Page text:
Let’s face it, renting a car from a traditional rental car agency can be a pain at times. While the invention of phone apps and being able to make reservations online has made things a lot easier, the most annoying part is the hidden fees that are tacked on when you finally get to the counter.
Don’t even get me started about being upsold. I know, the rental agency employees are just doing their jobs, but can’t they make things a little less stressful? Luckily, for a less-stressful experience, there’s Turo.com, a car-share marketplace.
Why is using Turo better than renting a car?
To keep it simple, Turo is basically like Airbnb for cars. Car owners put their car up for “rent” on Turo.com and prospective renters can choose a location, date range, and time in which to rent a car of their choosing. The best part is that since there are hundreds, if not thousands, of owners putting their cars up on Turo, there is a large number of different cars to choose from. Want a Dodge Viper for your wedding in Florida? There’s probably one that you can rent and have waiting for you at the airport upon arrival.
You can access Turo via their website or phone app. After picking the car that you want, just hit the checkout button and all the grand total amount (which includes a small trip fee from Turo) is totaled up for you. There are extras that can be thrown in, like insurance or unlimited trip miles, but the nice part is that it’s all laid out for you and the reservation is easy to make. The owners do set parameters like how many totals miles you can drive the car and a cleaning fee, but the best part is the transparency of it.
My personal rental story
I always wanted a Honda S2000, but not to be a garage queen, I actually wanted to daily drive it. During my car shopping process, I test drove numerous S2000s, but the 10-minute drive at the dealership wasn’t enough to see if I could live with the car day-to-day, so I turned to Turo.com.
Lo and behold, a beautiful white 2007 Honda S2000 popped up on my screen, the only one within 100 miles of me. The owner stated that there was a 400-mile limit on the car, however, I wasn’t worried as I planned to drive it around for only two days to get a good feel for it. I selected the date range and made the reservation. I actually did opt for the insurance, even though I had my own, because trashing a rental agency’s car is one thing, trashing someone else’s prized possession is another. After all, they don’t make S2000s anymore.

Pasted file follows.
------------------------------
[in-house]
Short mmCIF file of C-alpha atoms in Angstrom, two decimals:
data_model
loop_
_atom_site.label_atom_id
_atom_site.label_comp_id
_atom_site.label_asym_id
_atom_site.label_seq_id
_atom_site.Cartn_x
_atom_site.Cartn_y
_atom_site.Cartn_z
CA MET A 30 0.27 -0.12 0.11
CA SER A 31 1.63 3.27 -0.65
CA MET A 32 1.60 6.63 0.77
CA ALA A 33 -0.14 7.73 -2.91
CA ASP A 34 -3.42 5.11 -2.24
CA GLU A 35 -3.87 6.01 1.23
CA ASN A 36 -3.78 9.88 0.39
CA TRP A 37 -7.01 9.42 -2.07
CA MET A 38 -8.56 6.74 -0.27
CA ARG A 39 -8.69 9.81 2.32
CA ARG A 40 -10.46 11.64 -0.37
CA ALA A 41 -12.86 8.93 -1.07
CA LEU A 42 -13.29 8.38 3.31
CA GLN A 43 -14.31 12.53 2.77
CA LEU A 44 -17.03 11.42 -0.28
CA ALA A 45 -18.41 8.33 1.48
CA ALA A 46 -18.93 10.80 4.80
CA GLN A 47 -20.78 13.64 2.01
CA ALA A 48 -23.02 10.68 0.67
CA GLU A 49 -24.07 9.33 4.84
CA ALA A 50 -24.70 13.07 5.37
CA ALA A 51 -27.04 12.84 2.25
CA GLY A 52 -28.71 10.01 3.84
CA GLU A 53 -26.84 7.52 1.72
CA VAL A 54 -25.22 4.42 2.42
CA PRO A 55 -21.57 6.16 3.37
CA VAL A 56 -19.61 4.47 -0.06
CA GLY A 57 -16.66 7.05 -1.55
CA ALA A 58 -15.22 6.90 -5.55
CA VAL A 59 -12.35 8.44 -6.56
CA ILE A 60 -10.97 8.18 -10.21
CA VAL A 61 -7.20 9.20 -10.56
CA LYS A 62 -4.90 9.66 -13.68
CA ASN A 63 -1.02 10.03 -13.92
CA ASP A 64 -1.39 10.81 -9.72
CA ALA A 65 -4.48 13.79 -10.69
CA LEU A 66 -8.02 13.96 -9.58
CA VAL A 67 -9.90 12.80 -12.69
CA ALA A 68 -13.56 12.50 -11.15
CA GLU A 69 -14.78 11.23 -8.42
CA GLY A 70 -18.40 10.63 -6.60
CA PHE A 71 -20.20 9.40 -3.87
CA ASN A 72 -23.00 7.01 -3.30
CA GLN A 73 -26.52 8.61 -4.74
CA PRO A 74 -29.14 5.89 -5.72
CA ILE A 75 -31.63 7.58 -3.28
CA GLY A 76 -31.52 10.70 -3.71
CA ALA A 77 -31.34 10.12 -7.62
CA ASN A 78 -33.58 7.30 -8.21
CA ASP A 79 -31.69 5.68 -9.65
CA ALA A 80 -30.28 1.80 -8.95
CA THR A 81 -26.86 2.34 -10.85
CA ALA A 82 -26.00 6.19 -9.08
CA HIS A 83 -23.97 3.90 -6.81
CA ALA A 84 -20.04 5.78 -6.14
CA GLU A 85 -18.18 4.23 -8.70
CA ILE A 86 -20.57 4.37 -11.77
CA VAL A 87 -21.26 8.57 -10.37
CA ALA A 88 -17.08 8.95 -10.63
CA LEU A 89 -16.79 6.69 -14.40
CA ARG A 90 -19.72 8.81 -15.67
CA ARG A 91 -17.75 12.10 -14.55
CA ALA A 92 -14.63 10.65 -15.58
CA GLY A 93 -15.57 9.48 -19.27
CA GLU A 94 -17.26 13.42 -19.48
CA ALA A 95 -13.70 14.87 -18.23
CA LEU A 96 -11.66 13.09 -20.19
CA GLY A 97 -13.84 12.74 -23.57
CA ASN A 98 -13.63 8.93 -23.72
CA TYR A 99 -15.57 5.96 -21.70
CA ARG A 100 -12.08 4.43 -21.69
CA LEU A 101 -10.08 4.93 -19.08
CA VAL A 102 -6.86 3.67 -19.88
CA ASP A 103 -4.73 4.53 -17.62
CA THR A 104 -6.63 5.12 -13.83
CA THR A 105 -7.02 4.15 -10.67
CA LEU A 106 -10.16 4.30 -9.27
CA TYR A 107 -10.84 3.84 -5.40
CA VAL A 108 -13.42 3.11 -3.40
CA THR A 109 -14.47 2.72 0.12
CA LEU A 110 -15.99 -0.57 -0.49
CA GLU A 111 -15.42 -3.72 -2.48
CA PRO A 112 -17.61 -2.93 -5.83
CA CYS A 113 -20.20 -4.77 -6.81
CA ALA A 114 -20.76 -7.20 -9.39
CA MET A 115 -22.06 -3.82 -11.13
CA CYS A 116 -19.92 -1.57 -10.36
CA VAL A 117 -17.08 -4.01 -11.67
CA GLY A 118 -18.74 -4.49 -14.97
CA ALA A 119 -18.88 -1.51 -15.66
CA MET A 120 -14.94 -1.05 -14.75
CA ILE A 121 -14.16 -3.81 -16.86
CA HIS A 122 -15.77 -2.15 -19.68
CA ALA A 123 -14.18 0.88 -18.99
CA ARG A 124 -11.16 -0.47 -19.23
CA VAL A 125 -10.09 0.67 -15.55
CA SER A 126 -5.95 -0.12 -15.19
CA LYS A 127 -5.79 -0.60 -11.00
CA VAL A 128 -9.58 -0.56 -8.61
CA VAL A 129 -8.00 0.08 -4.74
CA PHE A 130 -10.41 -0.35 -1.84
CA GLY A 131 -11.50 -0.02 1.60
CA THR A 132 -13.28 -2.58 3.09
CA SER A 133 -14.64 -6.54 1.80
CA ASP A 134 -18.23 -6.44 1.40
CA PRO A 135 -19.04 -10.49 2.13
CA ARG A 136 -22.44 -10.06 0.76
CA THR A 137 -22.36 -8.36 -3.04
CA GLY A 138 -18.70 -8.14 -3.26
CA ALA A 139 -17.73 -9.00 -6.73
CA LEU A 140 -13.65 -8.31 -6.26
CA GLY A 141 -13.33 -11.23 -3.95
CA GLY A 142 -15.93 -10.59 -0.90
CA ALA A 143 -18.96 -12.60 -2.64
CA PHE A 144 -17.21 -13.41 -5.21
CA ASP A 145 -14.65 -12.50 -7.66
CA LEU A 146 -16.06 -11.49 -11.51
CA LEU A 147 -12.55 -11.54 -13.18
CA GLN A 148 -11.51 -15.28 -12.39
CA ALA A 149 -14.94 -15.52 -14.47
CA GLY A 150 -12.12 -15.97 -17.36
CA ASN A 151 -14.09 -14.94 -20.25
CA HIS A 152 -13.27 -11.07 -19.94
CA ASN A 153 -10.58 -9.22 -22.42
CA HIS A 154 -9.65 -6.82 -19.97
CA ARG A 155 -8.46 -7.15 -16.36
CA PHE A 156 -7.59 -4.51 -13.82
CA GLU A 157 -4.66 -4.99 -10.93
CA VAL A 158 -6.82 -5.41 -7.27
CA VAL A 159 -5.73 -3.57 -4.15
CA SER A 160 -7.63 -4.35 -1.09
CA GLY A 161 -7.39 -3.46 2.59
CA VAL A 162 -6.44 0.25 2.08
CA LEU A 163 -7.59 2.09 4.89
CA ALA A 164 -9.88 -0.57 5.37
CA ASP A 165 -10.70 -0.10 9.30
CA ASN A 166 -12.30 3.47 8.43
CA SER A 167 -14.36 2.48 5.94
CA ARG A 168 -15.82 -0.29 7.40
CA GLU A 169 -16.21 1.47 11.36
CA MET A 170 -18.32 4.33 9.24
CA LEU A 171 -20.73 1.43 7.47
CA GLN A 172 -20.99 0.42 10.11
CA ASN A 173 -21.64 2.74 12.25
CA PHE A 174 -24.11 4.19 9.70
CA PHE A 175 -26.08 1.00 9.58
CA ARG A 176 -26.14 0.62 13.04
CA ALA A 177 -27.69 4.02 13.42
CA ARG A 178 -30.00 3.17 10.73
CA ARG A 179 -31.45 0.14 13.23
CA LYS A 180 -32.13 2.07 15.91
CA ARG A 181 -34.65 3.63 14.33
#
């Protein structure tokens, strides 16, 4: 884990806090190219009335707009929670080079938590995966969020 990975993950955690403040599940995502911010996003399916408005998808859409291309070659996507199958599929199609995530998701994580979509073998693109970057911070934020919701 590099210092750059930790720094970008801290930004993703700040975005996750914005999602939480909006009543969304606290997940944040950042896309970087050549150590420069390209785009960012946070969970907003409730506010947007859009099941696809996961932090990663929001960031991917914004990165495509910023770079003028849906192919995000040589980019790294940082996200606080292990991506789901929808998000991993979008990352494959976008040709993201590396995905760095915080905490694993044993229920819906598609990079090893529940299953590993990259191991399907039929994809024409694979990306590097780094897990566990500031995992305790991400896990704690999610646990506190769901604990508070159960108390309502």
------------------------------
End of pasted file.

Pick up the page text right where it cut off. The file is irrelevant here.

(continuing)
After getting through the reservation process on the website, I traded a few messages with the owner to set up the time and meeting spot. Since he lived near me, I met him at his house and he instructed me to inspect the car and said I could take pictures of its current condition in case anything were to happen. After another signature for the inspection report, I was off, in my brand-not-so-new, semi-rented S2000.
I drove the car all over the Bay Area, keeping track of the miles as I went. I went down the winding roads to the beach and cut sharply through corners in the canyons. I got stuck in rush-hour traffic and even went to IKEA at one point to see just how practical the tiny trunk was. During the whole time, it almost felt like I owned the car, which was the point, and it cemented the thought of buying one. A couple of days, later, I returned to the owner’s house. He took a few minutes to inspect it, gave me the thumbs-up, and then I was on my way home. A few months later, I bought my own Honda S2000, which I daily drove for over two years.
It’s that easy
Renting a car from Turo is so much easier than renting from a car rental agency that I would even suggest it to my grandmother. Even though she doesn’t drive. Would I do it again? In a heartbeat. Next time you need to rent a car, give Turo a try, you won’t regret it.